leading to fire, as a result of electronic failure of the battery management
Insurers may also expect to see a potential increase
in product recall/liability claims from new technologies, components, faster
development times and shorter testing periods. Last, but not least, there will
be employers' liability exposures -- such as potential toxic fumes and fire
risks during 3D printing or the handling of lithium batteries related to fire
About Allianz Global Corporate & Specialty SE
Global Corporate & Specialty (AGCS) SE is a leading global corporate
insurance carrier and a key business unit of Allianz Group. We provide risk consultancy, Property-Casualty insurance solutions and alternative risk
for a wide spectrum of commercial, corporate and specialty risks across 10
dedicated lines of business.
are as diverse as business can be, ranging from Fortune Global 500 companies to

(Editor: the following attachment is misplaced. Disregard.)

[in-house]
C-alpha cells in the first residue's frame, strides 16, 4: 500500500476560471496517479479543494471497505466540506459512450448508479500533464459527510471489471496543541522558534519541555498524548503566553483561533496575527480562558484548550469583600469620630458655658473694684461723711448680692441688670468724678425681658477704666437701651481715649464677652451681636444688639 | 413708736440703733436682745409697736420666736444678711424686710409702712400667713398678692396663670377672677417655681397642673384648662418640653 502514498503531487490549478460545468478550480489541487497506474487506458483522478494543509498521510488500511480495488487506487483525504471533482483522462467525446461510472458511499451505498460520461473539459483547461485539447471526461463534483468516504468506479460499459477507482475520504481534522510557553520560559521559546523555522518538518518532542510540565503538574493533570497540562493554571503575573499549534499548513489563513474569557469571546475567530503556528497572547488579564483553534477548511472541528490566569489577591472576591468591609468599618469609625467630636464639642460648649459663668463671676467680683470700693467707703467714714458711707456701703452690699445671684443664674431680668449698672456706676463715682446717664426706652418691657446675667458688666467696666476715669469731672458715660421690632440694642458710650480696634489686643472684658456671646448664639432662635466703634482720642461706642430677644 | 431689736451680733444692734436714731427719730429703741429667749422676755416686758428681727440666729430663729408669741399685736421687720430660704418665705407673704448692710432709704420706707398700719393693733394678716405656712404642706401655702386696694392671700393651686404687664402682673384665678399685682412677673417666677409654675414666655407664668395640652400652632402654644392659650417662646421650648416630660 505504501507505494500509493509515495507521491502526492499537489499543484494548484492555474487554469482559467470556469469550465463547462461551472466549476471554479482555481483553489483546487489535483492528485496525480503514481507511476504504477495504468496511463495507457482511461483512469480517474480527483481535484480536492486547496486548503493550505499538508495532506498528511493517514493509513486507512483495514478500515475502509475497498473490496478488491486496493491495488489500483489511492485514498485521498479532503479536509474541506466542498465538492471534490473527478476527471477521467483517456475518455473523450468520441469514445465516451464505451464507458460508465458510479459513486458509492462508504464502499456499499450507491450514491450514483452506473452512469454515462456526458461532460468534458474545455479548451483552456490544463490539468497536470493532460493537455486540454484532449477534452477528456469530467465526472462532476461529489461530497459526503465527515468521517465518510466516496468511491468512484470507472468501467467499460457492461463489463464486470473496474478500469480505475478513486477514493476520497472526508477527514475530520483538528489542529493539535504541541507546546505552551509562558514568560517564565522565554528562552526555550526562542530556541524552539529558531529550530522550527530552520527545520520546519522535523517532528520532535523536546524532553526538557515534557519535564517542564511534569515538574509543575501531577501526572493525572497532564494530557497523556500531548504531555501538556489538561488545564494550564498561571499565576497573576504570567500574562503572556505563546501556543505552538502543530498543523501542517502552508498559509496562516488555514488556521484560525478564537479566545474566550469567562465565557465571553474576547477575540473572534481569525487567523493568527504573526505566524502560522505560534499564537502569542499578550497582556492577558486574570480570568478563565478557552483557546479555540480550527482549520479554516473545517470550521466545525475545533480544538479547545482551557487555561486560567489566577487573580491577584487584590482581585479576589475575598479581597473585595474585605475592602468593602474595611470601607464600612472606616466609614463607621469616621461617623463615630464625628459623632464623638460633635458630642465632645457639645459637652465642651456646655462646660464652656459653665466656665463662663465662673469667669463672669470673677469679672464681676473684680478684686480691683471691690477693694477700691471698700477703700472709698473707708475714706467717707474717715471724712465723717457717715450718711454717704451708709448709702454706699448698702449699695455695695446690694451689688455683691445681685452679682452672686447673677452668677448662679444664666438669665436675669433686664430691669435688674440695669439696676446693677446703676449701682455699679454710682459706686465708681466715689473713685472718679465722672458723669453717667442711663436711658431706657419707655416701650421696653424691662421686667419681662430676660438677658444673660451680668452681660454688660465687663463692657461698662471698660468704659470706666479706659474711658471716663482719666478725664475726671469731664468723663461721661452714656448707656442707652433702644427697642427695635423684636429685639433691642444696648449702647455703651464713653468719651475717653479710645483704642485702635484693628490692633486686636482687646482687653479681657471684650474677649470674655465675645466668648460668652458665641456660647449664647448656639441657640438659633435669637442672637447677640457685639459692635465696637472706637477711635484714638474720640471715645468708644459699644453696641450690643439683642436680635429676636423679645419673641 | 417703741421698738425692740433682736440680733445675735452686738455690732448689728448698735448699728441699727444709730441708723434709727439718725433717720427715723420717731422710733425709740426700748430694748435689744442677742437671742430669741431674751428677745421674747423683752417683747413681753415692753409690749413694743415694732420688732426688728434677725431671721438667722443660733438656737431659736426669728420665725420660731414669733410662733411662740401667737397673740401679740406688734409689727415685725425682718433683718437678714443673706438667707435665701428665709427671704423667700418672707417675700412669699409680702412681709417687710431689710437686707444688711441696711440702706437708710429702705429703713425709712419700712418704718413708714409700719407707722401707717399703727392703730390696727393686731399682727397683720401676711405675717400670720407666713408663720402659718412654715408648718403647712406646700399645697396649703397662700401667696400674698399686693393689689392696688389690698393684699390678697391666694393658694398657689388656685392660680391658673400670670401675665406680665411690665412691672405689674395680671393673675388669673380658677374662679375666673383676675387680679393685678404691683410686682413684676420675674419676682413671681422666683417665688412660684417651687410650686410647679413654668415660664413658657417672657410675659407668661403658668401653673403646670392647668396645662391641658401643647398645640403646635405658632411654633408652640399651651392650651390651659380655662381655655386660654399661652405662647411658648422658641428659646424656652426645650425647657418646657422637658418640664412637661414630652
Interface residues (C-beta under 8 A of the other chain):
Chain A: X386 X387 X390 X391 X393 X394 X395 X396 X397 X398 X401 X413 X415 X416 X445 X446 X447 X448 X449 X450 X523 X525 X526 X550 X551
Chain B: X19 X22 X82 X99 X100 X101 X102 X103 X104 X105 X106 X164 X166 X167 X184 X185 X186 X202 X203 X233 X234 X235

small businesses, and private individuals. Among them are not only the world's
largest consumer brands, tech companies and the global aviation and shipping
industry, but also wineries, satellite operators or Hollywood film productions.
They all look to AGCS for smart answers to their largest and most complex risks
in a dynamic, multinational business environment and trust us to deliver an
outstanding claims experience.
AGCS operates with its own teams in 33 countries and through the
Allianz Group network and partners in over 200 countries and territories,
employing over 4,300 people. As one of the largest Property-Casualty units of
Allianz Group, we are backed by strong and stable financial ratings. In 2019, AGCS
generated a total of €9.1 billion gross premium globally.